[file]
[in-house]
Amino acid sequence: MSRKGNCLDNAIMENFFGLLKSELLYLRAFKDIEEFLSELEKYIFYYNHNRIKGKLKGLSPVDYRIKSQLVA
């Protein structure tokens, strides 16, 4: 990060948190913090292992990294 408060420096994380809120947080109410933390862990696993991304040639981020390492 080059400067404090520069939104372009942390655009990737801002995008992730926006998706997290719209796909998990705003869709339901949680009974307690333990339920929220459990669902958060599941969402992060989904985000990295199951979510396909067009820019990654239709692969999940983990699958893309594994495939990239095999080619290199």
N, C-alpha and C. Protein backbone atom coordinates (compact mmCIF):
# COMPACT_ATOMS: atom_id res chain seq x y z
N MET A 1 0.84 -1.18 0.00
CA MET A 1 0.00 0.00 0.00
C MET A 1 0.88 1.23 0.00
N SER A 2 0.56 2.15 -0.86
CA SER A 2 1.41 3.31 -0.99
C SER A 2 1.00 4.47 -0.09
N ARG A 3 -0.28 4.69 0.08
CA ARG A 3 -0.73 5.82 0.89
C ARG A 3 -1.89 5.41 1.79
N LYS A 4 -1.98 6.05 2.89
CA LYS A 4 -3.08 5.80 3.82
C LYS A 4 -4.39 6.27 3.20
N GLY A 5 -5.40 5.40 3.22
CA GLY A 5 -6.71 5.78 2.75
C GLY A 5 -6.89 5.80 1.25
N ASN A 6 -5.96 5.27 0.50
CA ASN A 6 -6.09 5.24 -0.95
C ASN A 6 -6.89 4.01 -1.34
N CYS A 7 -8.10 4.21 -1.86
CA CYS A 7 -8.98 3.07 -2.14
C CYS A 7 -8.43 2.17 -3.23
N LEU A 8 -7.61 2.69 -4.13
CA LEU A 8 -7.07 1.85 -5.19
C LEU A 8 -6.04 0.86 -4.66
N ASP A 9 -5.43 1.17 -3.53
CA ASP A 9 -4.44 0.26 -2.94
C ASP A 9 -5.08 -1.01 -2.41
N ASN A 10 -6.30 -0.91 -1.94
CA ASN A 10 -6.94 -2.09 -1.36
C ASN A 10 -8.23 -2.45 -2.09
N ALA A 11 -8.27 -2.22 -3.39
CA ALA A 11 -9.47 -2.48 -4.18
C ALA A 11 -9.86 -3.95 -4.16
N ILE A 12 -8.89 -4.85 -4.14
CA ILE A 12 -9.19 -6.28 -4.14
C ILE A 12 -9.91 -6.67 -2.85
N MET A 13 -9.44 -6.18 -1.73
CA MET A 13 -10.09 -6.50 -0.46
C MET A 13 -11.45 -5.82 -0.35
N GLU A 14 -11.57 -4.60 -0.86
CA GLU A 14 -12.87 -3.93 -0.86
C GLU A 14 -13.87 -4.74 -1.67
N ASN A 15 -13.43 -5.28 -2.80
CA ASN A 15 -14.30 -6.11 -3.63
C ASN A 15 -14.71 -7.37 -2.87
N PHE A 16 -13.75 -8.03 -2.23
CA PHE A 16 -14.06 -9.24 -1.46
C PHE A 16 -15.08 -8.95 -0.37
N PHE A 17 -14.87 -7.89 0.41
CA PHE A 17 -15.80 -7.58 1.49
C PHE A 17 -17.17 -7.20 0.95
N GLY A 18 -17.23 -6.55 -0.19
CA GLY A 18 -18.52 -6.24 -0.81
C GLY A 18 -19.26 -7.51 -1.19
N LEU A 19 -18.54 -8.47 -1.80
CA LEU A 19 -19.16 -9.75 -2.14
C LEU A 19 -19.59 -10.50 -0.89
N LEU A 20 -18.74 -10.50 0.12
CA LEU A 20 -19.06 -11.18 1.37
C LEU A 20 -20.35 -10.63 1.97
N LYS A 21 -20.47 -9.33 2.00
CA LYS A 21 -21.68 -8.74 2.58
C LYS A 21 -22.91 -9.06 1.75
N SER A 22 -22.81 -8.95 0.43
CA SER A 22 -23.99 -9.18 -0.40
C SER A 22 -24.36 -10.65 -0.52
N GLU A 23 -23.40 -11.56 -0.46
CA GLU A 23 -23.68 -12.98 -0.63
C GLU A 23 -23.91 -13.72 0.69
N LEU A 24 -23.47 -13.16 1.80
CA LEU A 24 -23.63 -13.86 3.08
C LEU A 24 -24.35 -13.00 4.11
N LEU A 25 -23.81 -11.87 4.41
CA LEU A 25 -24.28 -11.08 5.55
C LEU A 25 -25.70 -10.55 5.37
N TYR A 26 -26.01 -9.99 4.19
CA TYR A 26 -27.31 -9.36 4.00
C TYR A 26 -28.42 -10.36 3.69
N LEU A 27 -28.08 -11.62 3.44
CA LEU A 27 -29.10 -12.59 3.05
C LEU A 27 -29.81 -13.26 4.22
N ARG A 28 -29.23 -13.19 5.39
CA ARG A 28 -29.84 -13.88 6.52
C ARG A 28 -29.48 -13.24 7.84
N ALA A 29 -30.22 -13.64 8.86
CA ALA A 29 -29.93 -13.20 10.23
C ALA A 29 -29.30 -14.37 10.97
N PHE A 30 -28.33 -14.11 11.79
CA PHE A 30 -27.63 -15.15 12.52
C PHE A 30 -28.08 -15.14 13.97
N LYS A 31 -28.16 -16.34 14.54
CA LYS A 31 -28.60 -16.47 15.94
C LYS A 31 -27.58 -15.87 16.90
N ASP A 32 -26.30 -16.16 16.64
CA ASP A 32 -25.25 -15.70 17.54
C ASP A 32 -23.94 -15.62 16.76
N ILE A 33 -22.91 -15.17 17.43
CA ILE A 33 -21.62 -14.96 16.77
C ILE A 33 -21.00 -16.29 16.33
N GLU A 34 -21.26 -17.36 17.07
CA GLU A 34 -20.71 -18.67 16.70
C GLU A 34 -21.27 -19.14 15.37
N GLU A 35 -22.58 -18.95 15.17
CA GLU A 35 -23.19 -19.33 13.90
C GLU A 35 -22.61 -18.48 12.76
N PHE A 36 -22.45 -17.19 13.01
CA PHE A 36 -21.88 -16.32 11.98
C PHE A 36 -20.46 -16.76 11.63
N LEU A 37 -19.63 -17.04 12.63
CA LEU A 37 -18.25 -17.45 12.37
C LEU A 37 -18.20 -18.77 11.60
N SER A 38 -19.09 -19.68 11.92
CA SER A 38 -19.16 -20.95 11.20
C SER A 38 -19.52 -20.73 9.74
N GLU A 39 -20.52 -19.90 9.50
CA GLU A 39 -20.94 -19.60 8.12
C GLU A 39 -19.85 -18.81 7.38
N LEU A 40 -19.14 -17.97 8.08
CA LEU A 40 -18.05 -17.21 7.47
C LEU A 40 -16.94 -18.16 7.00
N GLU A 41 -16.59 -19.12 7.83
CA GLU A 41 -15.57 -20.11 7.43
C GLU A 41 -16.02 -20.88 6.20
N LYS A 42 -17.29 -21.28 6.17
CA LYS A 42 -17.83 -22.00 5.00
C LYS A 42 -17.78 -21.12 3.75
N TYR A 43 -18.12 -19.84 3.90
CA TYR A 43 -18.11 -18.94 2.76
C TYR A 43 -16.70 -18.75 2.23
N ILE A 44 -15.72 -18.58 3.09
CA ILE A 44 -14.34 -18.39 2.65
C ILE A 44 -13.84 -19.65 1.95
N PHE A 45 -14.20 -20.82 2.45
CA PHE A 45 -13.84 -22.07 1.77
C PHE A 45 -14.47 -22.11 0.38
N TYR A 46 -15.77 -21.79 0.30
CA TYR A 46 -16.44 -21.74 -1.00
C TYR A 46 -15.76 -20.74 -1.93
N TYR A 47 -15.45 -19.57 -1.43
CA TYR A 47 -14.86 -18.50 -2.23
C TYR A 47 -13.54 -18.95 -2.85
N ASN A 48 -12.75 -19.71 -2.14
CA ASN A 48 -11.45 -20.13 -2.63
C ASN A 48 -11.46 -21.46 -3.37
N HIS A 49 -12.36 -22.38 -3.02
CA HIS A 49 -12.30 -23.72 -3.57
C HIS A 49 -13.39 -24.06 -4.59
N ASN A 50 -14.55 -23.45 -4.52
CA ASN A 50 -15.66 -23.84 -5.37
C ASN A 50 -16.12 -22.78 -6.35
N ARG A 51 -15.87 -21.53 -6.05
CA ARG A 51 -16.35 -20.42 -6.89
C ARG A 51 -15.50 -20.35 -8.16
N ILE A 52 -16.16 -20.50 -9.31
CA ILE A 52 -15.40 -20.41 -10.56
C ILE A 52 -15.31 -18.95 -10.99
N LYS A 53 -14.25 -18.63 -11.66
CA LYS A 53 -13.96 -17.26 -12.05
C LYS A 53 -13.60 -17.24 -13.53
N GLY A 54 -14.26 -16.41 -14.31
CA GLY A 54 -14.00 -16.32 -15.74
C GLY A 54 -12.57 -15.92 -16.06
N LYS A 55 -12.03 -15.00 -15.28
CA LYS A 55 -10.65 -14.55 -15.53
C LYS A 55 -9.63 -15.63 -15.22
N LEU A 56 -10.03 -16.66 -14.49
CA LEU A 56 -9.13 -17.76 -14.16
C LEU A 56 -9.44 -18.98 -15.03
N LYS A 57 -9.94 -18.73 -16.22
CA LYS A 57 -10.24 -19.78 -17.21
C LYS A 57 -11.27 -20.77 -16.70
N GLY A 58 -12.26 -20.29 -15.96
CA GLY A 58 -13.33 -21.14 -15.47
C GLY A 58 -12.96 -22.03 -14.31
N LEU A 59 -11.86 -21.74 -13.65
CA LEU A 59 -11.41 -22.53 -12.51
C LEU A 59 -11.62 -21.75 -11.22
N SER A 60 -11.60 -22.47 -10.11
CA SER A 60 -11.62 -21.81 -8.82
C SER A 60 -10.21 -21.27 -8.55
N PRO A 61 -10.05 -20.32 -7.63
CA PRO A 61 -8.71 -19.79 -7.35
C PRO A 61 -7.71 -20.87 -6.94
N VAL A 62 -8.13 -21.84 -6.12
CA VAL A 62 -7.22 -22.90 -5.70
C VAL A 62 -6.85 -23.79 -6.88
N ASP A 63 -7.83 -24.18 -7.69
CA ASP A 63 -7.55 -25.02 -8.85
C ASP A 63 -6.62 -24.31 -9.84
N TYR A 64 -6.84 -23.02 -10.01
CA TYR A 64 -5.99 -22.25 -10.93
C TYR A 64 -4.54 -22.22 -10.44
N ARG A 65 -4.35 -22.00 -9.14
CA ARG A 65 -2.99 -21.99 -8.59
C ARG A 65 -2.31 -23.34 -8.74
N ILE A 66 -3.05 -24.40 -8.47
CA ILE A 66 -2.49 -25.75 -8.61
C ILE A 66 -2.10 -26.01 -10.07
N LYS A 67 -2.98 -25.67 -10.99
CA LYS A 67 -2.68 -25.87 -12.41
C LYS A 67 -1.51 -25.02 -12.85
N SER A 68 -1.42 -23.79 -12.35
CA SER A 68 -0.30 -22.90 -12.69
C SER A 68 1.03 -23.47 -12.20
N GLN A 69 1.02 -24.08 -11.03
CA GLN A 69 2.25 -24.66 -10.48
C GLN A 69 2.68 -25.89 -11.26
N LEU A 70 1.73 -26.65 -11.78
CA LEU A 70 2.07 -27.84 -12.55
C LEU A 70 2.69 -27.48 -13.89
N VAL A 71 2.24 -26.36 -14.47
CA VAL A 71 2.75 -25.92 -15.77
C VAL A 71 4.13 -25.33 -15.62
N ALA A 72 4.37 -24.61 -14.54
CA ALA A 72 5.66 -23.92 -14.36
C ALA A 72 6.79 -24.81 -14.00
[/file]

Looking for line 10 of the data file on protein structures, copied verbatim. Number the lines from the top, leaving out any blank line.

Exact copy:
CA SER A 2 1.41 3.31 -0.99